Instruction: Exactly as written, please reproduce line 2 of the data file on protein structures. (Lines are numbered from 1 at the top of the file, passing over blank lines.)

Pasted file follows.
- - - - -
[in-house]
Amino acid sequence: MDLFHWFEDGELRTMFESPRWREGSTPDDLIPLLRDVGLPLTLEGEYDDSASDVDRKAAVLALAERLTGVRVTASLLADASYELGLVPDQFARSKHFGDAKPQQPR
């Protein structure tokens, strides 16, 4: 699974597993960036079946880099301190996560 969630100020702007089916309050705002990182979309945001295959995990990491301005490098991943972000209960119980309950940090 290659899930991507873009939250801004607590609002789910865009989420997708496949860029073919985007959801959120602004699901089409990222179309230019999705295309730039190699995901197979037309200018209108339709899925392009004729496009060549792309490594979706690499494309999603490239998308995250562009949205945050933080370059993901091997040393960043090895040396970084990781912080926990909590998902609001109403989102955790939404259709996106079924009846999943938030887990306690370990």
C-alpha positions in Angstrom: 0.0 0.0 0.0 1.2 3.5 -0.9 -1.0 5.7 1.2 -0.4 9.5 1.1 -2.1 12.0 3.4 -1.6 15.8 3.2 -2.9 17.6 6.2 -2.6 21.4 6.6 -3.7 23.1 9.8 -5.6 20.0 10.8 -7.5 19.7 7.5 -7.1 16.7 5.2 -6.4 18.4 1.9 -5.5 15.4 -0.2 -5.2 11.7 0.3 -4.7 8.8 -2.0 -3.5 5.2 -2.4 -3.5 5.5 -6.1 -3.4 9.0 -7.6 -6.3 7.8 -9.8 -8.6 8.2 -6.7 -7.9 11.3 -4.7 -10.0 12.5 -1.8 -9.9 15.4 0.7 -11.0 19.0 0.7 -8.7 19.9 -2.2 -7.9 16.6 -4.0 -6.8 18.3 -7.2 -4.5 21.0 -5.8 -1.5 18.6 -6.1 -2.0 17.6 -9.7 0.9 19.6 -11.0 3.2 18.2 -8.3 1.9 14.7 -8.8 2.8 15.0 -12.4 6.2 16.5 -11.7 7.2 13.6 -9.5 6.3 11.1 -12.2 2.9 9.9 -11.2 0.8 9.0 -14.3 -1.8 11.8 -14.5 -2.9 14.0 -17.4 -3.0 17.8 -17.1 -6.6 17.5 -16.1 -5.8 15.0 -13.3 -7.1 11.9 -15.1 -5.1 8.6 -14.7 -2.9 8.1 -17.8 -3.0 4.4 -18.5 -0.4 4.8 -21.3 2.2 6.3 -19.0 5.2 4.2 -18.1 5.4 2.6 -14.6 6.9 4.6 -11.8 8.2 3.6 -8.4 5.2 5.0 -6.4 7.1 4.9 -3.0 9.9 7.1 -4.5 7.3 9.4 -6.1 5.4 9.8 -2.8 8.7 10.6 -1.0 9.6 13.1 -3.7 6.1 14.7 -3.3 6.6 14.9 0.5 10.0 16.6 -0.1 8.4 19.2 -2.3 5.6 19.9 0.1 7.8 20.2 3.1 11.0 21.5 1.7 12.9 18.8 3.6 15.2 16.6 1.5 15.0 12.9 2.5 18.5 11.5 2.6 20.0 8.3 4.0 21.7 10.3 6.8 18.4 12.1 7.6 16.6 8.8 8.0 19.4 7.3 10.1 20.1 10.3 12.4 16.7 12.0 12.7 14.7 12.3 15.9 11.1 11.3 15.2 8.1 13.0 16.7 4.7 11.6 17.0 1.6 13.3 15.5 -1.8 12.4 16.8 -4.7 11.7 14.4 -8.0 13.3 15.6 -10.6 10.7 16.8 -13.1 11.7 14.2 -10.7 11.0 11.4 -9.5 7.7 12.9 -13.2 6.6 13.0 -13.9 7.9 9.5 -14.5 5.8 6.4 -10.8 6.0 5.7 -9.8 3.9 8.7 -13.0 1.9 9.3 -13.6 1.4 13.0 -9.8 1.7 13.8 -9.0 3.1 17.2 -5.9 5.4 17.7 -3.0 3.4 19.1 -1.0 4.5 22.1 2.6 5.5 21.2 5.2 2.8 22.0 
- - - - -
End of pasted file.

Amino acid sequence: MDLFHWFEDGELRTMFESPRWREGSTPDDLIPLLRDVGLPLTLEGEYDDSASDVDRKAAVLALAERLTGVRVTASLLADASYELGLVPDQFARSKHFGDAKPQQPR